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I have learnt that in radioactivity $λ=\ln2/t_{1/2}$, thus showing the link between λ and radioactive half time. I have also learnt how to apply it in calculations (such as $R={R_0}e^{-λt}$) etc.

Now I just learnt that average life-span of radioactive substances is calculated as $1/λ$.

This leads me to the following two questions:

  1. What does $λ$ actually stand for? My book teaches how to use it, but never defines the meaning beyond stating that it is the "constant of radioactive decay".
  2. Is there a way we can mathematically show why $1/λ$ is equal to average life-span, perhaps linking it back to $λ=\ln2/t_{1/2}$?
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Say we have a sample with a bunch of the original stuff, and you can see when each of them decays. One of them will take $t_1$, another $t_2$, another... If we calculate the average of those, we get a time called 'average life', usually denoted by the greek letter $\tau$:

$\tau = \frac{\sum_i t_i}{N}$

If the sample is big enough, the number of decays we see in a time interval $dt$ is (*)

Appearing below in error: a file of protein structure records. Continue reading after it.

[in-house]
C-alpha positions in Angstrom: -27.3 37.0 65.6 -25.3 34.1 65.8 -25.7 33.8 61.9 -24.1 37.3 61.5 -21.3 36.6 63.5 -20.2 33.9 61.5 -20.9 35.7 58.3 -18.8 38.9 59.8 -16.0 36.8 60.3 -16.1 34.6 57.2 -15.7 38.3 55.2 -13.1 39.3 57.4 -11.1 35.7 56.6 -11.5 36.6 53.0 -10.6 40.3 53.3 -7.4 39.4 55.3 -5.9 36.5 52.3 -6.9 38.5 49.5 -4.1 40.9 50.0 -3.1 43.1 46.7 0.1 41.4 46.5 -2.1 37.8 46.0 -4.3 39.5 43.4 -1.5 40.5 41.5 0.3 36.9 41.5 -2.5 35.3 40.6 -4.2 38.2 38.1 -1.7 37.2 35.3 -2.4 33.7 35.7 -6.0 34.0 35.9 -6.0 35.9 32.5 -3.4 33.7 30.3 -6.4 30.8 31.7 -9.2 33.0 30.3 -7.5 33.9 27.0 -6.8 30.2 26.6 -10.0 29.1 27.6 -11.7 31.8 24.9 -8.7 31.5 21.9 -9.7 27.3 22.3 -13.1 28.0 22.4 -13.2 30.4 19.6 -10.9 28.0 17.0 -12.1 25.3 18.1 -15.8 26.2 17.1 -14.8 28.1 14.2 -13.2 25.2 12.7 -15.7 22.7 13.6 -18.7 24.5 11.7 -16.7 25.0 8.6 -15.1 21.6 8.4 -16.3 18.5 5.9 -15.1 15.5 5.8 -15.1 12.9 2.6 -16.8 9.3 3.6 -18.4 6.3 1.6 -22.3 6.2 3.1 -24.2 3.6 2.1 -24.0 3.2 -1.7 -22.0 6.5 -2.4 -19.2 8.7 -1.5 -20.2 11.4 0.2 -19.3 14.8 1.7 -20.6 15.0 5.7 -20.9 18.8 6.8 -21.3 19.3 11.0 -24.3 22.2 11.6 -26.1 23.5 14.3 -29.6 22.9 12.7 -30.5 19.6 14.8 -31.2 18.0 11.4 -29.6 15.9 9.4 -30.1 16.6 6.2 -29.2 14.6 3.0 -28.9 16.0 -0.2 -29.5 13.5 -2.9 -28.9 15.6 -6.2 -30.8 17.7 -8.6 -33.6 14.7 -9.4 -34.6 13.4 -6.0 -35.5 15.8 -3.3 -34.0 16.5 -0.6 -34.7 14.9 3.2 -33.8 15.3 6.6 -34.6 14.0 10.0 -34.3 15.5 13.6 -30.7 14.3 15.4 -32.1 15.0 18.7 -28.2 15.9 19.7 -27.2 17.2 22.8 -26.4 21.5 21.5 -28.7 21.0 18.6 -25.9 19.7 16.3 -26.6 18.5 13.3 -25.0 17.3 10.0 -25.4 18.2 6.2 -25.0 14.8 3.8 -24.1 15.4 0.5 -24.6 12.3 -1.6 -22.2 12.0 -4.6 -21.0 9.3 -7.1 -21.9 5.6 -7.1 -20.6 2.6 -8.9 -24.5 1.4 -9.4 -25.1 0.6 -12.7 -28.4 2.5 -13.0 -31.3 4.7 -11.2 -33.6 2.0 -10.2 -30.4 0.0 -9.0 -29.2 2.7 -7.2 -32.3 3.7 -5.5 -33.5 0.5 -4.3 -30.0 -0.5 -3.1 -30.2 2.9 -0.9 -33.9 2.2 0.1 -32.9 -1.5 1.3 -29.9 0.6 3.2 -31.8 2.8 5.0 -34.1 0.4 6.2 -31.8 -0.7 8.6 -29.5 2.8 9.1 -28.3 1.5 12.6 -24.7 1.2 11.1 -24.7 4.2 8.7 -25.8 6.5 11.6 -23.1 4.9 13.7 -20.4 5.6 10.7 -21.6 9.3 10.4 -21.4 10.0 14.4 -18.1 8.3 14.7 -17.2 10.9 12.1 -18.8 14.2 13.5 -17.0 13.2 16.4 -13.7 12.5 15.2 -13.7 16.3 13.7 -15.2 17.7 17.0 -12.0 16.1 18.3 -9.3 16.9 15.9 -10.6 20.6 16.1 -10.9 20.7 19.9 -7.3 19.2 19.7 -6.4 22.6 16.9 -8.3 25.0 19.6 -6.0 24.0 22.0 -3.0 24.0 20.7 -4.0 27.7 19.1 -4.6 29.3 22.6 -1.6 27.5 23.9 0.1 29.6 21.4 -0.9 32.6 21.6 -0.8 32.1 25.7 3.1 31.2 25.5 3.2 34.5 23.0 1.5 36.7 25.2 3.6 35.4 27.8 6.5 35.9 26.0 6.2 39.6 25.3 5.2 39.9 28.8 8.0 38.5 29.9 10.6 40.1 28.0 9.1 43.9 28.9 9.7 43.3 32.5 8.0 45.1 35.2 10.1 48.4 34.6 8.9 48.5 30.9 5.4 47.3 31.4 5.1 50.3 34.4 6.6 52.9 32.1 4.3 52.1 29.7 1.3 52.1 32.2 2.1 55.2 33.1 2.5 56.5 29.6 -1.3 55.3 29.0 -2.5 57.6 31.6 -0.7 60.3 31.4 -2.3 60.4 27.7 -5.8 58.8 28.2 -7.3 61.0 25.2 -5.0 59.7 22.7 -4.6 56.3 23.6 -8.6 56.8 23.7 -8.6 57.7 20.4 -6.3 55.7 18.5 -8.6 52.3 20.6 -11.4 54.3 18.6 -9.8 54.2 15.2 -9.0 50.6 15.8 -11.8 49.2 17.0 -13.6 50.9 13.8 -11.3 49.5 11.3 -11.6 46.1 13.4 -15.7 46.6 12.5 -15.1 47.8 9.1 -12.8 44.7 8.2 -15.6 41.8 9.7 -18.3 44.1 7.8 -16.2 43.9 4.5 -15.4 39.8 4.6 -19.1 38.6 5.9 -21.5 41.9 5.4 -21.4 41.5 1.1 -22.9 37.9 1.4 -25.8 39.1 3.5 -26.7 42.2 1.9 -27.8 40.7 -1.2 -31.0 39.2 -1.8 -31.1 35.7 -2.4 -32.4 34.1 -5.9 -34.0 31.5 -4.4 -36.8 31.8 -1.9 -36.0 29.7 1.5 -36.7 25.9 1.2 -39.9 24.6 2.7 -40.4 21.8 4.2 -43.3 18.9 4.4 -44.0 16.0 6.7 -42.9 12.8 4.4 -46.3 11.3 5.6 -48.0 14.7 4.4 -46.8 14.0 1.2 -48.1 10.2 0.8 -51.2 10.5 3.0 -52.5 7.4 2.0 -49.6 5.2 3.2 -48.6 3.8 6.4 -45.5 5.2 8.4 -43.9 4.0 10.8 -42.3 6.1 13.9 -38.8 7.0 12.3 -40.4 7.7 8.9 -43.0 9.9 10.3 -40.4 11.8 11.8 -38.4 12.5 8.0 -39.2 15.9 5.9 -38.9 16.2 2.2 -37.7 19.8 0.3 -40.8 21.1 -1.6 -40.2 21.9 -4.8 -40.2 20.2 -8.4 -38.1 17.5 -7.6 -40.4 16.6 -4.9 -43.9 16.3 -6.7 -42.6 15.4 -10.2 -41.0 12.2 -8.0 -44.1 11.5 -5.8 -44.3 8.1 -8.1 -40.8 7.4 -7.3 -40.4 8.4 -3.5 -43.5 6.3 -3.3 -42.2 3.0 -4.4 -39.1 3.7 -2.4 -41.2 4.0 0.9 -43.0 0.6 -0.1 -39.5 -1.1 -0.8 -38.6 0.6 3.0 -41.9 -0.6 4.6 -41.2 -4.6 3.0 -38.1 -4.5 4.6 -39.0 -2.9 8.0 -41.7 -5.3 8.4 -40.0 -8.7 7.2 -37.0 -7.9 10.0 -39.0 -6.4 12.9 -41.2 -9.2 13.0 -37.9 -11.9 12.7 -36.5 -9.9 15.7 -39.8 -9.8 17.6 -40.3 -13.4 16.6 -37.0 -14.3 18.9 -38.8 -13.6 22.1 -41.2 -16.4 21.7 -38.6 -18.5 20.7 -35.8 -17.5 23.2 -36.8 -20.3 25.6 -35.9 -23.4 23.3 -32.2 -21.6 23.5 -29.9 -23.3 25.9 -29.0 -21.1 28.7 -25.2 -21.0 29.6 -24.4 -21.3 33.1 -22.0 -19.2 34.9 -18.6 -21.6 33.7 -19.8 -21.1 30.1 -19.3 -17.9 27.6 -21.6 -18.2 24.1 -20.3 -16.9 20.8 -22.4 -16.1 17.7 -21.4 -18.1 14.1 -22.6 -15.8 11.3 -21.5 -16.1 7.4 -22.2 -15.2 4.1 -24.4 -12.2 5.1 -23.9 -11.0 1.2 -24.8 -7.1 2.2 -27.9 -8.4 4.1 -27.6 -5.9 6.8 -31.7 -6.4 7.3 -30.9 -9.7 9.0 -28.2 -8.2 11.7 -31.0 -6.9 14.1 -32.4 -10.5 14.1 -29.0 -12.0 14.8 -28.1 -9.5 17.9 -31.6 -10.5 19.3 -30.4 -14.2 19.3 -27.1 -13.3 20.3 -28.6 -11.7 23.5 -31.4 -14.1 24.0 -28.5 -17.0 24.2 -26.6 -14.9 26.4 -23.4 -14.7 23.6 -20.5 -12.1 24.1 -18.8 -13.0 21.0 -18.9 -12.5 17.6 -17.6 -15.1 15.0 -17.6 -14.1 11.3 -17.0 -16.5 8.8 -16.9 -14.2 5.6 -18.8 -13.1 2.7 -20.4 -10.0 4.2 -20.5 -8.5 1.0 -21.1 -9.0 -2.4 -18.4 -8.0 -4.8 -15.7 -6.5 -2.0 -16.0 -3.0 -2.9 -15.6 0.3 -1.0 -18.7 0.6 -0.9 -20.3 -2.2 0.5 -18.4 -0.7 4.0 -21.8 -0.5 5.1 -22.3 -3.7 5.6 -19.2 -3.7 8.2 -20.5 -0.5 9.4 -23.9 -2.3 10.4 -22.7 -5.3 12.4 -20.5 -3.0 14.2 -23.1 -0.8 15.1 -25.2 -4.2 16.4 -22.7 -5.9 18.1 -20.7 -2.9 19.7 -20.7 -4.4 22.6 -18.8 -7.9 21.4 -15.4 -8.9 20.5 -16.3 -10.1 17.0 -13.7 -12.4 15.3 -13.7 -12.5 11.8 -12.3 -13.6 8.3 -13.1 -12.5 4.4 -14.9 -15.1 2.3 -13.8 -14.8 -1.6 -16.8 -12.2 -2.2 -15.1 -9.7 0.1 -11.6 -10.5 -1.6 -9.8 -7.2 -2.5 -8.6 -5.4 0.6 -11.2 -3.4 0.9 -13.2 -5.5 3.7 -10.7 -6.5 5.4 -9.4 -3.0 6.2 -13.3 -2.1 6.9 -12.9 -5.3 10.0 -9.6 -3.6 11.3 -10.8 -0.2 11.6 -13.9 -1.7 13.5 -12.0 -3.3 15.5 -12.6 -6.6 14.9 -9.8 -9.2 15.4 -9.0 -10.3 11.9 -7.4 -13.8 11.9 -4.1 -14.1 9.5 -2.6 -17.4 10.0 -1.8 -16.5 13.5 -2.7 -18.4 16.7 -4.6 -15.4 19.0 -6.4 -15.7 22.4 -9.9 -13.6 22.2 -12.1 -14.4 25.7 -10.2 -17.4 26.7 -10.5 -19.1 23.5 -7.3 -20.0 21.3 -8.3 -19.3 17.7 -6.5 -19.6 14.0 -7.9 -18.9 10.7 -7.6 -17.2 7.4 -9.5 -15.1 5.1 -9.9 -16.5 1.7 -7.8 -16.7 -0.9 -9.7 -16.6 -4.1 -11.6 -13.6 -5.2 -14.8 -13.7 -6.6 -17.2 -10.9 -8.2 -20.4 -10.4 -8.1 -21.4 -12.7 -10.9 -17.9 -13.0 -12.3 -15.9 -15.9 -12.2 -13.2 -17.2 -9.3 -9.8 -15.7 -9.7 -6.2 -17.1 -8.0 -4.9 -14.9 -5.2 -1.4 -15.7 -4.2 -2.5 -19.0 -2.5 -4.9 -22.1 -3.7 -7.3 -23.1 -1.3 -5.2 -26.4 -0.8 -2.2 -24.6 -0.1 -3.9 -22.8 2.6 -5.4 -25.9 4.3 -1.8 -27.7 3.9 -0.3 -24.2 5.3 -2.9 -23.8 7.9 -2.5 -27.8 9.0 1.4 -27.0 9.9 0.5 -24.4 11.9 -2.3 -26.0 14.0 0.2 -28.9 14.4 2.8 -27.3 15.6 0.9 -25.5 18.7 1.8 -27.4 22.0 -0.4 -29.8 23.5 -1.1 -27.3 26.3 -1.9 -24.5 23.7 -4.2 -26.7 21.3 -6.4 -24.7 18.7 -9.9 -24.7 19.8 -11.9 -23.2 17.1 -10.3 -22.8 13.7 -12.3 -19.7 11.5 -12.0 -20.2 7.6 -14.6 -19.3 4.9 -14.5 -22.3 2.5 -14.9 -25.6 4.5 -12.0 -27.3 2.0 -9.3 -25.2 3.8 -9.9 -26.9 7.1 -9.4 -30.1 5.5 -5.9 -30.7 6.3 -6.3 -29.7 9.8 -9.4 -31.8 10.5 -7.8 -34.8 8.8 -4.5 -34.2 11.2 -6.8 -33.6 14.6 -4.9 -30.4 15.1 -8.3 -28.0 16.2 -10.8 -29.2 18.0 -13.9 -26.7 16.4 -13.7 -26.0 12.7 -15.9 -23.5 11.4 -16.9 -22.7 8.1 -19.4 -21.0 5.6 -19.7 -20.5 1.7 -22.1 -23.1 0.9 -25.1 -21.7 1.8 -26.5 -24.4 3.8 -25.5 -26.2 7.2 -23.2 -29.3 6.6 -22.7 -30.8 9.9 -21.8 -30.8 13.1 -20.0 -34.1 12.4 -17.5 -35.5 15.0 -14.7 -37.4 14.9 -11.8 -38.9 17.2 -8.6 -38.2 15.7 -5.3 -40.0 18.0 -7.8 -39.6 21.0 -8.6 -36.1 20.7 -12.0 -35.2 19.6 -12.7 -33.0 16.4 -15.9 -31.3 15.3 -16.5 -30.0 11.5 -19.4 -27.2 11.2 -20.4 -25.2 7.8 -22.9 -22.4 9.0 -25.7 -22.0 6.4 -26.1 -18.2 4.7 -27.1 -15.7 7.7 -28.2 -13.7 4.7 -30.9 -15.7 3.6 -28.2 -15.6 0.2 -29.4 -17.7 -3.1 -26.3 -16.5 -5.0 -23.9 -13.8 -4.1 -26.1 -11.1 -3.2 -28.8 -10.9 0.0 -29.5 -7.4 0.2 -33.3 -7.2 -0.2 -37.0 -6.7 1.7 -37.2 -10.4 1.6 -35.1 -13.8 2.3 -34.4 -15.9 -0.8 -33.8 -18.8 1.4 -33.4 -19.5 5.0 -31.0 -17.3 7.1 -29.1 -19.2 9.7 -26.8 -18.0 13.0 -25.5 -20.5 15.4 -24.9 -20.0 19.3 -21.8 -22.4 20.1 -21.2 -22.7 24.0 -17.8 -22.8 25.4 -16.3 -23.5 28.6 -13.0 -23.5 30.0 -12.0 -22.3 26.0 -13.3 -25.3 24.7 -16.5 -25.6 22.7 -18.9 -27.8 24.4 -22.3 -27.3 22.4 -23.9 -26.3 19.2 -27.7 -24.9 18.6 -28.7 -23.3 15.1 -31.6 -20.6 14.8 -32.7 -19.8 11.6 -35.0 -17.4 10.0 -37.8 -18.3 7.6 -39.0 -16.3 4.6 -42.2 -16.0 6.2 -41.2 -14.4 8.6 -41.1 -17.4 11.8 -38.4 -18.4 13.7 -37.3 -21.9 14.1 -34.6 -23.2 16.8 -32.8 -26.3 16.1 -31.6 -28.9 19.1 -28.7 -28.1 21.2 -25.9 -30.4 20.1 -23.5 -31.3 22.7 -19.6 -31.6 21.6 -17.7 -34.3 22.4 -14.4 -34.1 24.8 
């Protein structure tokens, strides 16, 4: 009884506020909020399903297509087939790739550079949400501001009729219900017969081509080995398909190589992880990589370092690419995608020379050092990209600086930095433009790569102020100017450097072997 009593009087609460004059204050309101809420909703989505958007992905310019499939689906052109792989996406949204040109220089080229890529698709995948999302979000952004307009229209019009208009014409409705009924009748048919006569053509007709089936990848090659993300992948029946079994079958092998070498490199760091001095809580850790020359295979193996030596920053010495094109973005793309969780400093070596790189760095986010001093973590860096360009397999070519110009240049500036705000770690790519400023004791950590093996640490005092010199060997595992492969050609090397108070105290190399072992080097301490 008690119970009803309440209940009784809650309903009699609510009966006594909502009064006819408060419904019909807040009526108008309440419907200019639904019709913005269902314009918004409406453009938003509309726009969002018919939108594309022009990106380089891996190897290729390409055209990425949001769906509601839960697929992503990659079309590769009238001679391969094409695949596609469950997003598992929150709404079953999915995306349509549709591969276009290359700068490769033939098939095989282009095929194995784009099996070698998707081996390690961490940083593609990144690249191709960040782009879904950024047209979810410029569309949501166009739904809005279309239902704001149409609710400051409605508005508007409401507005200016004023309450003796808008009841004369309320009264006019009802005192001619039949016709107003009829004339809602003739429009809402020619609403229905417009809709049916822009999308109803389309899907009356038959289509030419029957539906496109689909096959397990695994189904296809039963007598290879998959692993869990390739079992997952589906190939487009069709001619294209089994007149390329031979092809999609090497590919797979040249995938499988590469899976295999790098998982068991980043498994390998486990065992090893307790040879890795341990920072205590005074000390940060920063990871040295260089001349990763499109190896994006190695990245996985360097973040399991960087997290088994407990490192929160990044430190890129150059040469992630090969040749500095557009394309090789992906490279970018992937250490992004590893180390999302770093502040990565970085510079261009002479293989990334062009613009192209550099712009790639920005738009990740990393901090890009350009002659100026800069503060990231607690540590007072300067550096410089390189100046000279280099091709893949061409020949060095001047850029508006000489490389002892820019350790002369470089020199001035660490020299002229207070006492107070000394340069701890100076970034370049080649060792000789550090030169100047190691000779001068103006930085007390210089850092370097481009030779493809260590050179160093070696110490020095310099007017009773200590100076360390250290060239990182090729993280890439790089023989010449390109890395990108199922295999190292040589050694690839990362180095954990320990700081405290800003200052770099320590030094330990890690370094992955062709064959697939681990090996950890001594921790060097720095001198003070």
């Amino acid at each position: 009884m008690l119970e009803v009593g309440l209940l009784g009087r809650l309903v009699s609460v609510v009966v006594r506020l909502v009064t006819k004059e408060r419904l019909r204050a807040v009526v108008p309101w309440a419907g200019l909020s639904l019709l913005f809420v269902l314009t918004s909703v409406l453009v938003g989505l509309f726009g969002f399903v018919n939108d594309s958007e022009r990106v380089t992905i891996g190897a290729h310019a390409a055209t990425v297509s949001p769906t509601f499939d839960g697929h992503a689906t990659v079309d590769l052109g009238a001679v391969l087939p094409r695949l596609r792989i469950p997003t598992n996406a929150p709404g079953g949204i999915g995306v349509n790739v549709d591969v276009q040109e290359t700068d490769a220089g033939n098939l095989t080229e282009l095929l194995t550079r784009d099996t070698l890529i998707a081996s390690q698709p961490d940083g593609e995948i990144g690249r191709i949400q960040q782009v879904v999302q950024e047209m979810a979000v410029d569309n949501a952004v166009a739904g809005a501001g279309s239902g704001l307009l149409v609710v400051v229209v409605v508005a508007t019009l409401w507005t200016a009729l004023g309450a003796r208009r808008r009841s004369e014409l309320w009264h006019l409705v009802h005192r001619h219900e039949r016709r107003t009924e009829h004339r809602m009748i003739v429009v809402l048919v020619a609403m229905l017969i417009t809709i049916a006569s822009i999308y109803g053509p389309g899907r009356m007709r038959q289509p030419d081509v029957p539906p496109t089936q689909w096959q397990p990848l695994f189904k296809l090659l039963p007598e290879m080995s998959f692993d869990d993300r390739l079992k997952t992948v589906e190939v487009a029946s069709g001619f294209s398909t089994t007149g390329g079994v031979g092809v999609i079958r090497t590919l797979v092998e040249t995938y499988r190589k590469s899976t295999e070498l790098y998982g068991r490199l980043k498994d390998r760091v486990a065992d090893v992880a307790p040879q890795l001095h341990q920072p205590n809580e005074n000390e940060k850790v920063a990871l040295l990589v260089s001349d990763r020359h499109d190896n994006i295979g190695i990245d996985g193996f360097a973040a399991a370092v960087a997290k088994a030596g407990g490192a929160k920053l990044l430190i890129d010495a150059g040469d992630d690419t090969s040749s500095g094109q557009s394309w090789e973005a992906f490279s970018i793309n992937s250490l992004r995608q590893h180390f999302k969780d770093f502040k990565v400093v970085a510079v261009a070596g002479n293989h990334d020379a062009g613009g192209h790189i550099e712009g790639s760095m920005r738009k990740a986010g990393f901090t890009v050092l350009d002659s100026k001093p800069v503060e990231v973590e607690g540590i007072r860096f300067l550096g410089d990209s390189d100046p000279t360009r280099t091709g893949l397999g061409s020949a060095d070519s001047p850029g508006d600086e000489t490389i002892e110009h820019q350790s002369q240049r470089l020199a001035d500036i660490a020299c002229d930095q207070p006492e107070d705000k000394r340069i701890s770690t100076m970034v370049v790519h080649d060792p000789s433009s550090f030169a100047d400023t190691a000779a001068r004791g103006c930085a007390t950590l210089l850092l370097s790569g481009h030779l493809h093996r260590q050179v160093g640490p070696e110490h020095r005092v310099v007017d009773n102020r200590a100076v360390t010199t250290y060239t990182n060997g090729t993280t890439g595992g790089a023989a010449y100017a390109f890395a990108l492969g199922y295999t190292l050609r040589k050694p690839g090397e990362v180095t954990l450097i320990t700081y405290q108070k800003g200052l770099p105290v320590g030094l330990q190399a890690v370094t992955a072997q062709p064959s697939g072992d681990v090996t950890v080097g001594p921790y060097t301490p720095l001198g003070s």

$ N\frac{dt}{\tau} $,

or, in terms of change in the number of undecayed nuclei,

$ dN=-N \frac{dt}{\tau} $.

If you solve the differential equation, you get:

$ \frac{dN}{dt} = -\frac{N}{\tau} \Rightarrow N(t)=N_0 e^{-t/\tau} $

Which, comparing to yours,

$ N(t)=N_0 e^{-t/\tau}=N_0 e^{-\lambda t} \Rightarrow \lambda = \frac{1}{\tau} $

(*) I know this is overly simplified, but you would probably have to work from Poisson statistics up to really justify this.

Edit: to better answer question 1, let's have a look at the activity by derivating the number of particles not yet disintegrated, $ N(t) $:

$ A(t) = - \frac{dN}{dt} = - \frac{d}{dt} \left( N_0 e^{-\lambda t} \right) = \lambda N_0 e^{-\lambda t} = \lambda N(t) $

So $ \lambda $, besides being the reciprocal of the average life, also links activity and number of radioactive particles.

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  1. $\lambda$, the decay constant of radioactivity is a measure of rate of change of concentration of the sample per unit sample concentration i.e, it is the radioactivity rate for one unit of sample. It depends on the nature of the material.
  2. Calculate area under $R$ vs $t$ curve: $A = \int_{0}^{\infty} Rdt = R_0/\lambda$

This solution defines average time: $1/\lambda$, as the effective time taken by the processes.

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  • $\begingroup$ Thank you for the answer. So λ essentially expresses the rate at which the process of total radioactive breakdown of the sample progresses? $\endgroup$ – Pregunto Oct 10 '18 at 14:26
  • $\begingroup$ @Pregunto Not progress, Since it is a constant but you can say that it is the unit of progression of decay. $\endgroup$ – Aman pawar Oct 10 '18 at 16:52

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